This posting began with the heading of Norwegian Oil History is 40 years old and you included links to stories from the old days with the Norwegian content but you don’t really reflect the true story over the 40 years you seem to forget that Norway had no capital equipment to develope fields once oil had been found and even today the Norwegian sector could not be developed without the use of non Norwegian vessels. Pipelay vessels such as Allseas Lorelay, Solitaire and Audacia not to mention Crane Ships such as Saipem S7000 and Heeremas Hermod and Thialf incidentally I have been on all these vessels as Company Rep.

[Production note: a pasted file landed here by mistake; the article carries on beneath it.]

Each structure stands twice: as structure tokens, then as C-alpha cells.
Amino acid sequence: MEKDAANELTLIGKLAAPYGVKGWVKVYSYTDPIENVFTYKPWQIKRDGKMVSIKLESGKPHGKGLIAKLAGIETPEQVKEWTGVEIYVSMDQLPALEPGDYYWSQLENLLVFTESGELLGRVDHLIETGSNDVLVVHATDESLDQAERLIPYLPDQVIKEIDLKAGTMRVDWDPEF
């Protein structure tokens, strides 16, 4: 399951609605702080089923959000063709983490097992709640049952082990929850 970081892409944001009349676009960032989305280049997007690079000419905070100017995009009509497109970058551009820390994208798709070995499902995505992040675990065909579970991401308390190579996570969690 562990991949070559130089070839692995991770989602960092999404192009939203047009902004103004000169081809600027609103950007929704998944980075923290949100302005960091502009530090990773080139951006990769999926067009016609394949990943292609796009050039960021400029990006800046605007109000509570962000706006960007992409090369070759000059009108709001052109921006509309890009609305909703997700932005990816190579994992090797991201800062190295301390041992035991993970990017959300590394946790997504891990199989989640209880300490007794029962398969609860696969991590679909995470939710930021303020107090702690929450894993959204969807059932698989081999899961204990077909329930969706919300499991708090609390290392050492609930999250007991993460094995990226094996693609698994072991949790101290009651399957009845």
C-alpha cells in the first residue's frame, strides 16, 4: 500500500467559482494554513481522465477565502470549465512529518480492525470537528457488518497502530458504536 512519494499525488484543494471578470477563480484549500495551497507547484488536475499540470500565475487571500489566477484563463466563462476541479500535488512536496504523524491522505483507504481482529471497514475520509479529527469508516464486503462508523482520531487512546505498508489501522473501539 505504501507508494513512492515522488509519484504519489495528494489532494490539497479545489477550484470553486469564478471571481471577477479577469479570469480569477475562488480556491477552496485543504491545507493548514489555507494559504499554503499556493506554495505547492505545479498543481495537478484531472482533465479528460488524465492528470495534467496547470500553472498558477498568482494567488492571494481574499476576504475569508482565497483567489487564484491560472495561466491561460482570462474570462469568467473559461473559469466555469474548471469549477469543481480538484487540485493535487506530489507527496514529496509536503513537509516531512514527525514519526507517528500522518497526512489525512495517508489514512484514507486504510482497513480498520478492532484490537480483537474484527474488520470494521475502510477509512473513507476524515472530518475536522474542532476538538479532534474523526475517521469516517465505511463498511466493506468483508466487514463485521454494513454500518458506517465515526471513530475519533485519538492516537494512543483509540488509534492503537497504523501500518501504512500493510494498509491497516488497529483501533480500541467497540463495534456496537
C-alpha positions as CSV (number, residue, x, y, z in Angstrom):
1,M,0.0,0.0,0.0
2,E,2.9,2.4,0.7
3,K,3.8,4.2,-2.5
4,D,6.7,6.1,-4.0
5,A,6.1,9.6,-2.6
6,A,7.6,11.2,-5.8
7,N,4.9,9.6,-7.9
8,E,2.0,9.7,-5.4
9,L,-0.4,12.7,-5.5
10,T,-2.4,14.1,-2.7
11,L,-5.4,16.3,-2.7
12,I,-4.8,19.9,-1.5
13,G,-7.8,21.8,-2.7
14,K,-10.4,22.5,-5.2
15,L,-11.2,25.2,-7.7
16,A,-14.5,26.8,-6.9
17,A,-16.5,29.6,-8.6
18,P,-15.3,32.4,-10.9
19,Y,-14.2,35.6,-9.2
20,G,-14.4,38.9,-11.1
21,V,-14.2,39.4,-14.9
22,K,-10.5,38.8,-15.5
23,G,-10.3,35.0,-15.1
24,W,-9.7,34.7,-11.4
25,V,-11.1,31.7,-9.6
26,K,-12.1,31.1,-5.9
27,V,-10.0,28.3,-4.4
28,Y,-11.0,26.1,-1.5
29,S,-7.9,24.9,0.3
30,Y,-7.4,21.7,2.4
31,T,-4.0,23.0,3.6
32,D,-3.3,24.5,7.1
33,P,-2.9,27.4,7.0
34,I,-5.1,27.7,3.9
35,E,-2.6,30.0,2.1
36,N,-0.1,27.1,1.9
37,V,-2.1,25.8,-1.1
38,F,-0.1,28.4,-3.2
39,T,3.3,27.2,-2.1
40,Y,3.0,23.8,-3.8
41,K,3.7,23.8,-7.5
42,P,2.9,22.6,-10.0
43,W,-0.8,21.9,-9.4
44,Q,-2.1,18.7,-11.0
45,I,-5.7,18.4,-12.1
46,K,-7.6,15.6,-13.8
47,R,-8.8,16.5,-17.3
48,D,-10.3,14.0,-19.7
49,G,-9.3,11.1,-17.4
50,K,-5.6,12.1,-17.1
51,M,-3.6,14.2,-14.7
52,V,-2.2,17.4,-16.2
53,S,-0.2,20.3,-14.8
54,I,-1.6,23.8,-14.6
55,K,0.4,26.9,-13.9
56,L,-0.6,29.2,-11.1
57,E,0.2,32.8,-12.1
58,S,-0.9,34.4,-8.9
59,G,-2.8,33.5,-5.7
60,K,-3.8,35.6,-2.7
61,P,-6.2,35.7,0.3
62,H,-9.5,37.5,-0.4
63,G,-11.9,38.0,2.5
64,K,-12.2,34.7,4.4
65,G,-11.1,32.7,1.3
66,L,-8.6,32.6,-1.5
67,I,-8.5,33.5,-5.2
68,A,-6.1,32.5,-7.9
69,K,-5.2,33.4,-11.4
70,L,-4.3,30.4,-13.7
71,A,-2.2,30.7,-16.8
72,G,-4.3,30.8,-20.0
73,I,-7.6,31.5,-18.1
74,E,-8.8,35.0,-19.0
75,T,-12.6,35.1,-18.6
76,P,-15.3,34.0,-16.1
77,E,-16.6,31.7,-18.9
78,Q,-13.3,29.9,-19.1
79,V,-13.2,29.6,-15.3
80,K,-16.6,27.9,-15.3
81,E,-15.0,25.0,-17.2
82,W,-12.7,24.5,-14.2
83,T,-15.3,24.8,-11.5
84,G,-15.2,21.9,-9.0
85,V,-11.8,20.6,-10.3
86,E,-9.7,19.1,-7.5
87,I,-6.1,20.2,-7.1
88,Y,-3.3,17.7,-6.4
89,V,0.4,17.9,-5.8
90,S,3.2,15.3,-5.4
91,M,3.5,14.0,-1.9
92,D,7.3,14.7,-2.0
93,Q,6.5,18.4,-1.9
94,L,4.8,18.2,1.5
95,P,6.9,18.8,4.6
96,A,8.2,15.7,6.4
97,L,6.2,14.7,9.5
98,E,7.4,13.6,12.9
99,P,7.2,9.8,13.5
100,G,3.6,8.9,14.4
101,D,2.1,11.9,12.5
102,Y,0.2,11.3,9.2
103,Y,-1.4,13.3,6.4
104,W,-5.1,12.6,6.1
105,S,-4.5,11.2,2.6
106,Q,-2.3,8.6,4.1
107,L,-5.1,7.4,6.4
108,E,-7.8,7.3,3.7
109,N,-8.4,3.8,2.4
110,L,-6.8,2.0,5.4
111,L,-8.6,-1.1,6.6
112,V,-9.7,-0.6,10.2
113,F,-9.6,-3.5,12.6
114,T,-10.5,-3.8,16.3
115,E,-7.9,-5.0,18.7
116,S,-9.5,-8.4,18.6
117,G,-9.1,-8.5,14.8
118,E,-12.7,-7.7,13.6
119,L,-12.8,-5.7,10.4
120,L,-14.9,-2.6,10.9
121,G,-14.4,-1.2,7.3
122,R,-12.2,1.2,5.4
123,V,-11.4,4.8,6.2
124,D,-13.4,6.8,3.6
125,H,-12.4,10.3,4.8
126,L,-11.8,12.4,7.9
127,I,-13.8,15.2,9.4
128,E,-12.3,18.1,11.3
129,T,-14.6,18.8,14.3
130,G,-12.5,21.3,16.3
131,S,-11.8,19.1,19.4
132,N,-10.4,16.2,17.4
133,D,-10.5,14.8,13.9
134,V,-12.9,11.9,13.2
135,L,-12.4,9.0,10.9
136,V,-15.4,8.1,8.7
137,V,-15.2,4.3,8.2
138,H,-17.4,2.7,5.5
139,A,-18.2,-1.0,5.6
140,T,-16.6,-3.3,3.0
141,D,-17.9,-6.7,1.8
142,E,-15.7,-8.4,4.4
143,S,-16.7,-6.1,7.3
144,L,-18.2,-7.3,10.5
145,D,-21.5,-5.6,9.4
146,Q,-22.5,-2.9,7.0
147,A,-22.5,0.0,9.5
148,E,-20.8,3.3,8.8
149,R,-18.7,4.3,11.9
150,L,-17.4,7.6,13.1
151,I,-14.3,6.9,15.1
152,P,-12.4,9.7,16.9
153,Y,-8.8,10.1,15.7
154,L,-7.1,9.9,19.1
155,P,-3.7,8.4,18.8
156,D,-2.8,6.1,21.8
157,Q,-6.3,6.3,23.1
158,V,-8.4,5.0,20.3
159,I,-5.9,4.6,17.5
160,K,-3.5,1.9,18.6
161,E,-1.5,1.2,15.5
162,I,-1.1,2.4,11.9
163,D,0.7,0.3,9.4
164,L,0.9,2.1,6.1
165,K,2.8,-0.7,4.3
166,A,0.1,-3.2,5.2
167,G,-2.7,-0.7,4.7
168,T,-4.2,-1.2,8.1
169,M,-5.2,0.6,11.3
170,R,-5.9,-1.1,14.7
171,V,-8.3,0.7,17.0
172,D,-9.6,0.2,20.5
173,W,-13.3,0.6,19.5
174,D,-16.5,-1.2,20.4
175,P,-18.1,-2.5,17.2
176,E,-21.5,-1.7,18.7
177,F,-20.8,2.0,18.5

I have been involved in the North Sea in platform installation subsea pipeline installation starting in ’ 83 on the LB 200 and the ETPM 1601 laying pipe across the Norwegian Trench. Installation of 6 or 7 platforms and topsides with the Heerema and Saipem vessels starting with Ekofisk 2/4K in '87 with the McDermott DB102 - now Heeremas Thialf .Pipeline pressure testing with companies such as BJ and Halliburton neither of which are Norwegian companies but have the obligatory offices in Norway.The most recent platform installation only 5 years ago with the Heerema vessels. I have been involved in approx 20 saturation hyperbaric welds with the most recent ones on State of the Art Norwegian diving vessels. They had to be Norwegian diving vessels because Norway has such high specifications that only vessels specifically developed for Norway are allowed for sat diving in Norway which basically means you can only go out to bid to two companies.